Earlier this week, I sat down to see what all the fuss was about and watched the pilot of “The Pitch.” If you haven’t heard of it, “The Pitch” is a show/series on AMC that features two agencies (for each show) battling it out to win a new account. Agency folks will certainly relate to the pressure and emotions seen in the show. It’s pretty insider-baseball (at least the first show was), but I kinda liked it. After all, who doesn’t like laughing at advertising people? (I kid, I kid)
In all seriousness, the show was pretty good. I’m curious to see what other agencies they feature in the episodes that start on Monday, April 30 on AMC (and hopefully soon after on Netflix, since I don’t have DISH anymore).
As I watched the show, I did have a few thoughts and reactions from a PR pro’s perspective. I should note I don’t have a big agency background. I’ve worked for a couple agencies in my day, but they were both smaller–and they were shorter stints (both inside two years). So, I’m probably not the guy with the best perspective on this topic–but I certainly have an opinion 🙂
Here are my thoughts–in no particular order:
Advertising…still all about the “creative”
As an industry, advertising has always been about the creative. And, that came through loud and clear in the pilot. In fact, I don’t think they featured even one account person in the whole pitch (and the president of the firm was merely a side character). It was all about the creative directors, copywriters and art directors. After all, that’s what agencies sell–ideas, right? Personally, I thought there was a bit too much focus on the “creative”–and not enough on the strategy piece (much like PR, that’s not helping the advertising industry). But that will probably change in future episodes.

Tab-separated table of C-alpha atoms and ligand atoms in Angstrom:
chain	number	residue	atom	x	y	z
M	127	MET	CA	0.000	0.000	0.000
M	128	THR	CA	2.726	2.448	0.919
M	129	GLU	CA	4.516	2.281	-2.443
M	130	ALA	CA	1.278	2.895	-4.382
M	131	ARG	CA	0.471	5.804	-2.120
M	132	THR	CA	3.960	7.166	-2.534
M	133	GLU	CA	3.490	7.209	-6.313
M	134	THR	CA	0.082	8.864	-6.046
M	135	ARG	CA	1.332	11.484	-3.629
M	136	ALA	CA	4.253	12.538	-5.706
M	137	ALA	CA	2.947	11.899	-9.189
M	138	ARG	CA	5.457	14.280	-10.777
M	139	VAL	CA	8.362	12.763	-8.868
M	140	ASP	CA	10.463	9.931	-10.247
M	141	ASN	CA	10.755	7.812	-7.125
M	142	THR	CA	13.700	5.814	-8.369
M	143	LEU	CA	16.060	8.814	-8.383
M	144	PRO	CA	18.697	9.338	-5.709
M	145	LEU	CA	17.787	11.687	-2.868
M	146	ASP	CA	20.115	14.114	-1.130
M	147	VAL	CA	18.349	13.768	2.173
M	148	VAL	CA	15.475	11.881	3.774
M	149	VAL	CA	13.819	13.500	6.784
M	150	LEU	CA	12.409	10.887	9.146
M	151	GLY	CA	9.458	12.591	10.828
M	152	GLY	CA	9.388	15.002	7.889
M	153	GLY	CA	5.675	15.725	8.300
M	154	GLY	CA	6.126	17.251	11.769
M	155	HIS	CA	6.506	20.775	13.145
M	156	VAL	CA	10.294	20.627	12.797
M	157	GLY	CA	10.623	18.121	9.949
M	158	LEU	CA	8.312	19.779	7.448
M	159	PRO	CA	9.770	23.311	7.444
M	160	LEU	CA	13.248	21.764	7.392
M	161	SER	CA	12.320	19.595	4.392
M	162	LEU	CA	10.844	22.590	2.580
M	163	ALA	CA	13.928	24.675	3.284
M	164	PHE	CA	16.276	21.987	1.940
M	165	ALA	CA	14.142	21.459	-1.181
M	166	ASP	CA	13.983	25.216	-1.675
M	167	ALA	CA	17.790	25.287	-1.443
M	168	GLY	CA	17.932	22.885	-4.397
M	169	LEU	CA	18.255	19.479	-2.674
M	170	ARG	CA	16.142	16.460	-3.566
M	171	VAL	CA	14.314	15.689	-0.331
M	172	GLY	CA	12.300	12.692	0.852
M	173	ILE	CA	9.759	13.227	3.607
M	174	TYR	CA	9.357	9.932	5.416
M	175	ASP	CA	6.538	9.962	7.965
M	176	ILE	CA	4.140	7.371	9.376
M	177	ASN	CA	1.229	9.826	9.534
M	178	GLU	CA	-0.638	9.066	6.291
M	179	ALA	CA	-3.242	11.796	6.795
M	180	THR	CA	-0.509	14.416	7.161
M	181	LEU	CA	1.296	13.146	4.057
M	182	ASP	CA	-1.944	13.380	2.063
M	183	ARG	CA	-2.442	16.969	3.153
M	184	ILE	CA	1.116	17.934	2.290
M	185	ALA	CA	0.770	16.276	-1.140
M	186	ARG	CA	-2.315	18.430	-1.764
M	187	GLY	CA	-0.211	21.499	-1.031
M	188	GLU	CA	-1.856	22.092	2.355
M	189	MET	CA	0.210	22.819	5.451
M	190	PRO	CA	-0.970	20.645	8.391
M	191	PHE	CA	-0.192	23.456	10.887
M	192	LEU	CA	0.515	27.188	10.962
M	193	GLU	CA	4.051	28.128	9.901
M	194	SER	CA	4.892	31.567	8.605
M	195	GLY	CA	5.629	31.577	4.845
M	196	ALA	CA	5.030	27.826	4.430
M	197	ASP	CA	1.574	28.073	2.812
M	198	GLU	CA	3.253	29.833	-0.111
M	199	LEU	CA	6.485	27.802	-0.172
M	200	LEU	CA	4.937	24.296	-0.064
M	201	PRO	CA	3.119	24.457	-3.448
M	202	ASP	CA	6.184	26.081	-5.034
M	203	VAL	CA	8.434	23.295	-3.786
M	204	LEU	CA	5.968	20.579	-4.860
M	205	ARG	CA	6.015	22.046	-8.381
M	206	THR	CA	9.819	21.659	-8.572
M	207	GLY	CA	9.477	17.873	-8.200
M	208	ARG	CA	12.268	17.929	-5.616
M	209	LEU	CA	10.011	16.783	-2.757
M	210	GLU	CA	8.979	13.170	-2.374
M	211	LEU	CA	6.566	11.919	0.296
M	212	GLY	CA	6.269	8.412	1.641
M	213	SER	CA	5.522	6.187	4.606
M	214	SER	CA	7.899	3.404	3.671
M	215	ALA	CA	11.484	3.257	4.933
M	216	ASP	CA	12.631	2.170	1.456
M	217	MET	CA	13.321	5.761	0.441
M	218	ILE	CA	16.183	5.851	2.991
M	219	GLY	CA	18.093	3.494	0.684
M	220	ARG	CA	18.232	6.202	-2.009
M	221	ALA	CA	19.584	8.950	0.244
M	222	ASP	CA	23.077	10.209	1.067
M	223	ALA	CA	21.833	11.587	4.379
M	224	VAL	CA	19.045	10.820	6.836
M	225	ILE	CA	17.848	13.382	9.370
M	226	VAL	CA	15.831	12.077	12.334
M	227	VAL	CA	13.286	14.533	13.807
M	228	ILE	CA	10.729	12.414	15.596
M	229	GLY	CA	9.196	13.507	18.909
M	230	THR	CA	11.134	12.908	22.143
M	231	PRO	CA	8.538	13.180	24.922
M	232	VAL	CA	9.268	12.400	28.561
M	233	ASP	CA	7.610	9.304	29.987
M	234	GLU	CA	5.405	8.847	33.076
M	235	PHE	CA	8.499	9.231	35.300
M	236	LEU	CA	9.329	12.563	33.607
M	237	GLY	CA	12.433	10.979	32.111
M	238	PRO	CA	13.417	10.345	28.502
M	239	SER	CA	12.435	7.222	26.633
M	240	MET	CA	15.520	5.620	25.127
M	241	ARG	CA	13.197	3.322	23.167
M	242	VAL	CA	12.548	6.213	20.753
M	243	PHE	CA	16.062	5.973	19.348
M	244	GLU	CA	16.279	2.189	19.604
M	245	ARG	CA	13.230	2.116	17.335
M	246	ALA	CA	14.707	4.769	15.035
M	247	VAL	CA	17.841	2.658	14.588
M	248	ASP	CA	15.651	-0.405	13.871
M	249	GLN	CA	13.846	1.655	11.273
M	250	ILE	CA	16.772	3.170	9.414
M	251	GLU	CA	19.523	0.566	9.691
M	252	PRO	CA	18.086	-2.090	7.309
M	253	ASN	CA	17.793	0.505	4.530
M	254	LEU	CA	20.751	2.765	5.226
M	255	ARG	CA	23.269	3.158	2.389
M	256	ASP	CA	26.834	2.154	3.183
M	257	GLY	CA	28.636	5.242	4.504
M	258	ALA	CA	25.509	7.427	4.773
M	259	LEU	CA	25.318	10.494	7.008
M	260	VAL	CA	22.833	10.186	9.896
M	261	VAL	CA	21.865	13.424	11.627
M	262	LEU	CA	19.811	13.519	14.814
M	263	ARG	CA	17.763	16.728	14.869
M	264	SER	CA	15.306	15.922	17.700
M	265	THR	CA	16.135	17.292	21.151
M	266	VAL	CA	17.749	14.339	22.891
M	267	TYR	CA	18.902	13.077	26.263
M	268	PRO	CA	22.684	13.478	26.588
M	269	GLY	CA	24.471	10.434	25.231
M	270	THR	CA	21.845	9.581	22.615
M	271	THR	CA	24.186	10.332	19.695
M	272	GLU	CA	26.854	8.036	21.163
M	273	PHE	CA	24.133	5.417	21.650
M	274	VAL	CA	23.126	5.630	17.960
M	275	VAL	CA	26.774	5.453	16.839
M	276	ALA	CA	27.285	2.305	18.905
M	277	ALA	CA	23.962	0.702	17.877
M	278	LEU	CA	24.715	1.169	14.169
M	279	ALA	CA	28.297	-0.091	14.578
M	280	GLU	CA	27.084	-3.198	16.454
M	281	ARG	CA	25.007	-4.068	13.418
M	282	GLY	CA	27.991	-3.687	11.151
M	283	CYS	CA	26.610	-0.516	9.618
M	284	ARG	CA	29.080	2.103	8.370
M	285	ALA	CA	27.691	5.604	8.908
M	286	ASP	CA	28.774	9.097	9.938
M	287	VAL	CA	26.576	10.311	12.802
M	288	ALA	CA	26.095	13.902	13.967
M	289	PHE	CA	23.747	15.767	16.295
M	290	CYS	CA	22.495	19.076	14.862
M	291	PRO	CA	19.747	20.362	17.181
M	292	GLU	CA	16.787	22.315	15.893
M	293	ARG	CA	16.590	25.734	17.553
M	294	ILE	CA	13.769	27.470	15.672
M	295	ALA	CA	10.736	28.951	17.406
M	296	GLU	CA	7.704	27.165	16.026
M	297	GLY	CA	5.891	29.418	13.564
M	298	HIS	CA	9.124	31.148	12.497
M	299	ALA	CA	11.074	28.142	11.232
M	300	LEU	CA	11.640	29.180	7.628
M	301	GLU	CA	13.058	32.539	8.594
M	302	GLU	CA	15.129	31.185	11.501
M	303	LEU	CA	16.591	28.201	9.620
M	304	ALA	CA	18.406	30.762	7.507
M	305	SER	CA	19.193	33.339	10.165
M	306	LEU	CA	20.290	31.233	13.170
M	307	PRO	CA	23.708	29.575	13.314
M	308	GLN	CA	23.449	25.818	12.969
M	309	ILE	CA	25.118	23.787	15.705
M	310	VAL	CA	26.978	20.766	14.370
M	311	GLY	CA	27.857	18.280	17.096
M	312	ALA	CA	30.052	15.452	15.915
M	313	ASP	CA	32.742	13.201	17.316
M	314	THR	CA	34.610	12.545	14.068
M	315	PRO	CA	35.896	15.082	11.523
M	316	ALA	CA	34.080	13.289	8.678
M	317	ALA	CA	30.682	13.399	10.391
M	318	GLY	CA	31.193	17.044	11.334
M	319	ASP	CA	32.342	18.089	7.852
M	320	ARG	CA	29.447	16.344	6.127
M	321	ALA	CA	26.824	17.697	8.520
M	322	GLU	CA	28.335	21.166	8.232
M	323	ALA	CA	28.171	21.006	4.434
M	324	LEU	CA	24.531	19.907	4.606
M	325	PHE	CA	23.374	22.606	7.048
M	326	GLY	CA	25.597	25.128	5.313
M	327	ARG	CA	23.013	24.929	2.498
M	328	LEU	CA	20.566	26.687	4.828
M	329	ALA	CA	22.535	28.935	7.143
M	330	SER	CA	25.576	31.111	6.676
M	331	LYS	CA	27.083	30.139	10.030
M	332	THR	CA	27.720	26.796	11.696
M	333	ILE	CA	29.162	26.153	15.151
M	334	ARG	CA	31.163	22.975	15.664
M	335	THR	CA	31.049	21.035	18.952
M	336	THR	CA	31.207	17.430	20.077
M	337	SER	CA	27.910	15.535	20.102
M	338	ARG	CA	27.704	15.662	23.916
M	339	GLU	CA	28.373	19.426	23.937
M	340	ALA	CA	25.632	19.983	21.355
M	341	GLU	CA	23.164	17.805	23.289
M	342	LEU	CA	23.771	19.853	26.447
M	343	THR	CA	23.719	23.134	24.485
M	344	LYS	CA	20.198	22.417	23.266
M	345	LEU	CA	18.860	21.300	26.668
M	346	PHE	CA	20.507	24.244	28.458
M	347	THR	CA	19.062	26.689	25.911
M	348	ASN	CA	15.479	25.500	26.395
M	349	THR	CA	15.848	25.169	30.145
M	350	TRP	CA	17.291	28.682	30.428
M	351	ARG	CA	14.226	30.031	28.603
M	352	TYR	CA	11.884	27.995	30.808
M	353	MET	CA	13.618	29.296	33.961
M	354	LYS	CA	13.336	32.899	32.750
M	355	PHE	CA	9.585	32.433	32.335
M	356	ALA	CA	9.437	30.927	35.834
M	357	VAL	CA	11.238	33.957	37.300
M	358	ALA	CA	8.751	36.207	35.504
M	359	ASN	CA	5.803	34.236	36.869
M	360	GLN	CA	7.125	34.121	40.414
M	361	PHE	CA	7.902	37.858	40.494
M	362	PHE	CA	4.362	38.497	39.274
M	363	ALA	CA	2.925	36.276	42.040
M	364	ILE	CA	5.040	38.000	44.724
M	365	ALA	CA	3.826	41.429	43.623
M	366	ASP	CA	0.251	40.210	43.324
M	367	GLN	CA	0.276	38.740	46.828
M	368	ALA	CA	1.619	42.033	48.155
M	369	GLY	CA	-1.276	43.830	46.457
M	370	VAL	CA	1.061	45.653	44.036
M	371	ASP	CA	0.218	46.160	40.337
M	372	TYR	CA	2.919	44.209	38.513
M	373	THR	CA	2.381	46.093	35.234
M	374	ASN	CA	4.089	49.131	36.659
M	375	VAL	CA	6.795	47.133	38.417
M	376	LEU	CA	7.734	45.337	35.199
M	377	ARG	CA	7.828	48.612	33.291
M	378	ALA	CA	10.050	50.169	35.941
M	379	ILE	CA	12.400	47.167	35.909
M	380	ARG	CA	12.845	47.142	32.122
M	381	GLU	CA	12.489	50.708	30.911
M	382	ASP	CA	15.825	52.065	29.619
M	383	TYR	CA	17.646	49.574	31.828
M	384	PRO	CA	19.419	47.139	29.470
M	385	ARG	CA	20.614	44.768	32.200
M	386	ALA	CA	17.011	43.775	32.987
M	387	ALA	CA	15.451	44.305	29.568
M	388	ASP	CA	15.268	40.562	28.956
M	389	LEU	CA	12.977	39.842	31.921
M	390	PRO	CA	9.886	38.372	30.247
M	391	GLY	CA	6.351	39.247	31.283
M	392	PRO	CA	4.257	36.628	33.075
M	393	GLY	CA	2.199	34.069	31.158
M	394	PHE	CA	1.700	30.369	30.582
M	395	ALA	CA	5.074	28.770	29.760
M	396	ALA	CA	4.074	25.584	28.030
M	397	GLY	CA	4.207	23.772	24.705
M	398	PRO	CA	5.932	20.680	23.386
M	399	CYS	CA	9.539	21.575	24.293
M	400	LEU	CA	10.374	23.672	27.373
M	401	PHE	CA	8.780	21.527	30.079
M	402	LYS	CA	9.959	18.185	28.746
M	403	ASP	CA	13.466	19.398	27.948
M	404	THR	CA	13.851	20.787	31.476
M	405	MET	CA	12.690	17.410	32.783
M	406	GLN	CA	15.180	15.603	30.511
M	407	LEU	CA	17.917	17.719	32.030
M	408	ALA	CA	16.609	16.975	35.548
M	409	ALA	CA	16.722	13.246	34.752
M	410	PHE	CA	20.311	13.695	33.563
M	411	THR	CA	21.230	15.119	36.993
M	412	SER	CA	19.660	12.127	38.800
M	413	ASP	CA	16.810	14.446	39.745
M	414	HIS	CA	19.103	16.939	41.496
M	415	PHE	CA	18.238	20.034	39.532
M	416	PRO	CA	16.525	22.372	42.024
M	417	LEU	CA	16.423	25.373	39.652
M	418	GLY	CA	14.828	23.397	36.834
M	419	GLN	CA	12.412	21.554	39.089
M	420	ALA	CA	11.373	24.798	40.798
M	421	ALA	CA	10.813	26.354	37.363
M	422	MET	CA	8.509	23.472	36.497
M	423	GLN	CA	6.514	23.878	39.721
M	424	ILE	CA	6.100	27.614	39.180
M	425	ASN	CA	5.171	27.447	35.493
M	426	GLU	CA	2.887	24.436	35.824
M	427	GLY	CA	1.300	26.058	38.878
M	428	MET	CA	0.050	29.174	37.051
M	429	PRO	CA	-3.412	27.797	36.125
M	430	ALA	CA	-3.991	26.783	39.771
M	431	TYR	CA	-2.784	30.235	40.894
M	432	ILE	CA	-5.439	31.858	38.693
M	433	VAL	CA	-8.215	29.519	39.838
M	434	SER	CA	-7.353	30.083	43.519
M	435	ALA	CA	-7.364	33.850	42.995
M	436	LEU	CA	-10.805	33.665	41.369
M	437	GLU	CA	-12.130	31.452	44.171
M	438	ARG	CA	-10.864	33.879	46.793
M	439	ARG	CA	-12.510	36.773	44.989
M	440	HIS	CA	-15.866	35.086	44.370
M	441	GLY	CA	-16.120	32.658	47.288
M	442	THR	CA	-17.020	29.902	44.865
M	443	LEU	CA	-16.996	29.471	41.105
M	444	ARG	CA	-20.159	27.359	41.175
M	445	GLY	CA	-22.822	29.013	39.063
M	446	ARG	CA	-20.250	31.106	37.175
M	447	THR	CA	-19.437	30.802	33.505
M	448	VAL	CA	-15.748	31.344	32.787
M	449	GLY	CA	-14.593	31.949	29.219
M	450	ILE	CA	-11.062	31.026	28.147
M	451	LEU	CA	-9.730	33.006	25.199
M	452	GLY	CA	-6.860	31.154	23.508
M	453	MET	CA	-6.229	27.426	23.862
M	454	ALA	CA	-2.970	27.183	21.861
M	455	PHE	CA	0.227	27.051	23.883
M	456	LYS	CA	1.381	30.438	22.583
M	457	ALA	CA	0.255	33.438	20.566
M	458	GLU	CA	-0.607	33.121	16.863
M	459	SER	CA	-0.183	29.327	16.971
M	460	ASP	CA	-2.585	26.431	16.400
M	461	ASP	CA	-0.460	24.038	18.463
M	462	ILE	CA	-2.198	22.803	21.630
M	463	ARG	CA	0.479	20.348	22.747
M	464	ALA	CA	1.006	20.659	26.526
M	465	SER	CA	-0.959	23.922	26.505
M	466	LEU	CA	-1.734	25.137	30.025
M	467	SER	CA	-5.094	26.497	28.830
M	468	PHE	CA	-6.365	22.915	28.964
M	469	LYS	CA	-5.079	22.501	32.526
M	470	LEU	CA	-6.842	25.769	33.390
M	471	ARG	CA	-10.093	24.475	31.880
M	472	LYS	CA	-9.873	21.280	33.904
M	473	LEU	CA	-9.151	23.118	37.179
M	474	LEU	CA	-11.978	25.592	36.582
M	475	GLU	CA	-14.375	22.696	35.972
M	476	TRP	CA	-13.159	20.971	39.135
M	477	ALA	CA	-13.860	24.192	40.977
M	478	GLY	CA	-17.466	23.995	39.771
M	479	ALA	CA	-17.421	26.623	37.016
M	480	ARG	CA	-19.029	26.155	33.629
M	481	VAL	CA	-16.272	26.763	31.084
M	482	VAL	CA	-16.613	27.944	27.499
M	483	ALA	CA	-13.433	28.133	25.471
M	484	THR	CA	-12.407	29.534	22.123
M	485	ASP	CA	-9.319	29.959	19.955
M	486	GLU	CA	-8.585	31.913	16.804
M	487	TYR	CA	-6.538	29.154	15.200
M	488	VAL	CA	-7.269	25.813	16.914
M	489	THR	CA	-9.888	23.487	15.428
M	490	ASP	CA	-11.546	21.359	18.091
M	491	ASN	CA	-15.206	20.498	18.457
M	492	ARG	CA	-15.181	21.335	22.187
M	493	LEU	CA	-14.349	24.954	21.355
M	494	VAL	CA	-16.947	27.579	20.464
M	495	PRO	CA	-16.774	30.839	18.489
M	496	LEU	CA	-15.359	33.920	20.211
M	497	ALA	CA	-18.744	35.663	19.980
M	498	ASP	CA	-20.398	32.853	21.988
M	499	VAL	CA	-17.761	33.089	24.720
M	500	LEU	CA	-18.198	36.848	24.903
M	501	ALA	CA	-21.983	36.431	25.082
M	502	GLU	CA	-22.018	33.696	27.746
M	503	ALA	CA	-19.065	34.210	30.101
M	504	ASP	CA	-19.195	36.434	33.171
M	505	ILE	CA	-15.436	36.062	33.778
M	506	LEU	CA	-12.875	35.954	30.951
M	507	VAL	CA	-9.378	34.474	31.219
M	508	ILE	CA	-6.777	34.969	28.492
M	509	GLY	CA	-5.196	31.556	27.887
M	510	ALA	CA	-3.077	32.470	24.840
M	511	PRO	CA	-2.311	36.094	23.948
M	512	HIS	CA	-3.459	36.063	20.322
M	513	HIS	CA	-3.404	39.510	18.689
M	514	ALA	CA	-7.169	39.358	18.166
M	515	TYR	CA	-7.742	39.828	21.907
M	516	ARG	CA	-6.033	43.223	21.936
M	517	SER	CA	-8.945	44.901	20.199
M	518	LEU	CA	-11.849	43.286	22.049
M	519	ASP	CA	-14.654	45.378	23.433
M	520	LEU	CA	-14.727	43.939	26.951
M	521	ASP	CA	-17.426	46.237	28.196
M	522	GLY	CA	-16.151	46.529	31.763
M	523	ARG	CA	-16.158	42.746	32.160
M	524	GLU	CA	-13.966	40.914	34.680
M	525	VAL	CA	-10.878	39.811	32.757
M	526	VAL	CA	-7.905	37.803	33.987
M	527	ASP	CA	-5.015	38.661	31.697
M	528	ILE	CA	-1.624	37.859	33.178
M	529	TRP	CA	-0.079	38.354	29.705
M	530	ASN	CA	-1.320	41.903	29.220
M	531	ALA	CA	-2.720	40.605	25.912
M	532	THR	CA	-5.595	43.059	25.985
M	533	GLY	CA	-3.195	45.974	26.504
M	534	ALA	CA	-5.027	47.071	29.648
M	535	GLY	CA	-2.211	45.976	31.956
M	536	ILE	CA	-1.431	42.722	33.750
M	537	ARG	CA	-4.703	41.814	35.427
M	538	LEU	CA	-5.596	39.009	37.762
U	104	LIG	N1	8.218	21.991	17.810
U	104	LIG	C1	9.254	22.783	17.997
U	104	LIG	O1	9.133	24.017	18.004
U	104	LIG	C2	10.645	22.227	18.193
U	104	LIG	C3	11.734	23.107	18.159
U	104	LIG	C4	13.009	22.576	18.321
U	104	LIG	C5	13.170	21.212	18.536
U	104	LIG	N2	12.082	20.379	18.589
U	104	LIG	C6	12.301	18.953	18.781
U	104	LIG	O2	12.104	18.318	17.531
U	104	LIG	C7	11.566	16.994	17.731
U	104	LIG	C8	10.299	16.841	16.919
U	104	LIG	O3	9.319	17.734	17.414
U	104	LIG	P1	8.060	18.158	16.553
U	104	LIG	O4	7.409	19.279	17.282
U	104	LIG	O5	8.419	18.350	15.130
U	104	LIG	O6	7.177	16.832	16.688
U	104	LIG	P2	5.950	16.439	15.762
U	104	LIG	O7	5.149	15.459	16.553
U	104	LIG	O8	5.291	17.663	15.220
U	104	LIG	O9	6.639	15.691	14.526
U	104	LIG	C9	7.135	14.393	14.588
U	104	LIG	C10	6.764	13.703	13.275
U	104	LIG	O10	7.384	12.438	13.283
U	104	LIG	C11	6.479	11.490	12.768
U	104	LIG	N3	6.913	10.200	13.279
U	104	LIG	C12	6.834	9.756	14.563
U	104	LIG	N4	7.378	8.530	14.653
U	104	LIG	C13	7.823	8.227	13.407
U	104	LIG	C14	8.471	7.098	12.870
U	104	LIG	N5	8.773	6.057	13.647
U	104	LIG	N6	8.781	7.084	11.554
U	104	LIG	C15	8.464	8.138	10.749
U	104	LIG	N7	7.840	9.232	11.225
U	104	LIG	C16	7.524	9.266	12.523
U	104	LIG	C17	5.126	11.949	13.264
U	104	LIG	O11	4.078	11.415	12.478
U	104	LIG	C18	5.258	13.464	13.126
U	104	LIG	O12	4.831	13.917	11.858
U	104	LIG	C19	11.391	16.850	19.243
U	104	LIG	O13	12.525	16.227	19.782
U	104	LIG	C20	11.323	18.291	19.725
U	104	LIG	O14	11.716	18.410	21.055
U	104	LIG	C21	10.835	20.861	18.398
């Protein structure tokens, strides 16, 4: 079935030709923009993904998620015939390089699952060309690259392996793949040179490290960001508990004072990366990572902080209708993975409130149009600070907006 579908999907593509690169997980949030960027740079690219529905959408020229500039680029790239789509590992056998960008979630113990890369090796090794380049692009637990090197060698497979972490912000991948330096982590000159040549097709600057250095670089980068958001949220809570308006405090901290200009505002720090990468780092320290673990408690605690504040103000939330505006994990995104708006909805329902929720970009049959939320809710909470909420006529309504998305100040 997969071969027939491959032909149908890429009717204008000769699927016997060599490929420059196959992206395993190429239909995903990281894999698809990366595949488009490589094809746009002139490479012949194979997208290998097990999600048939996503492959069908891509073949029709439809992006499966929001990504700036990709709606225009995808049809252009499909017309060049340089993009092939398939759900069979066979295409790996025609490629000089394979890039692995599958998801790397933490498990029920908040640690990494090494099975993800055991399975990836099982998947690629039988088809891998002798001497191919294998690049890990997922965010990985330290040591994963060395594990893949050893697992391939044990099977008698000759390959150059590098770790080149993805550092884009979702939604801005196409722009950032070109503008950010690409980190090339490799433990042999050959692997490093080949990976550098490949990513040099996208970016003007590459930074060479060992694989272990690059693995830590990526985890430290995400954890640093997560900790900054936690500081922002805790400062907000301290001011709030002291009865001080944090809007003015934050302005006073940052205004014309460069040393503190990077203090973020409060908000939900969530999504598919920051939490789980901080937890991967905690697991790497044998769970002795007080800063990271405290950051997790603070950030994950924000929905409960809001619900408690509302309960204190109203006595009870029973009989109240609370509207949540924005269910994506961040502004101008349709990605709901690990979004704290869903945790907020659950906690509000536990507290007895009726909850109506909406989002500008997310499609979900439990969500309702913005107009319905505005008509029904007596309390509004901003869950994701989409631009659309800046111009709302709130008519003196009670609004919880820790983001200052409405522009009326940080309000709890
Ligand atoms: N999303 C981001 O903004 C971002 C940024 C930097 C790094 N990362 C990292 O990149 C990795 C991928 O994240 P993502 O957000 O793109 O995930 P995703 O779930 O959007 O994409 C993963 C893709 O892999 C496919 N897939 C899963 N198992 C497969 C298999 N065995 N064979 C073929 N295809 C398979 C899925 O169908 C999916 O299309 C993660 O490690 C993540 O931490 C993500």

Captured the intensity of the pitch process
Again, disclaimer: I’m not a career agency guy, so I’m probably not the authority on this, but I’ve been through a number of pitches on the consultant side and I thought the show captured that intensity and pressure fairly well. Your fuse gets shorter as you get closer the pitch. You say and do things you don’t normally do–given the pressure (we saw that in the pilot). That should, and I’m sure will be, a big part of future episodes since that’s where the emotion of TV kicks in.
No risk–no reward
In the pilot, you could tell who was going to win the pitch. McKinney (the Durham, N.C. agency) was tinkering around with this rap idea. A copywriter had discovered a guy on YouTube that was rapping about breakfast. They decided to bring him in to write a rap about Subway. It killed at the pitch. Then, they took it a step further and brought in the the rapper to perform, live at the pitch. Knocked it out of the park. Huge risk though, right? What if the guy stumbled? What if he didn’t show up? Lots of “what ifs”? But, in the end, they took the risk. And it paid off. They won the business. The lesson? Big rewards sometimes require big risks. Don’t be afraid to take one.
A lack of business strategy/thinking
The client in the pilot, Subway, did everything but call this out in the actual pitch sessions. It was obviously absent from the discussions during the pitch. Where was the business strategy? The agencies simply sat down and went right into “the creative.” Cool, but I’m guessing the CMO of Subway probably wanted to hear how it tied back to their larger marketing strategy. Now, maybe they edited that piece out (actually, pretty likely). After all, that’s not too sexy. But, I thought it was worth noting. Also, business strategy/results didn’t come up too much in the pre-pitch discussions on the agency side either. As Bill Simmons says, “worth noting.”
Did you see the pilot? What did you think? Looking forward to the new episodes next Monday?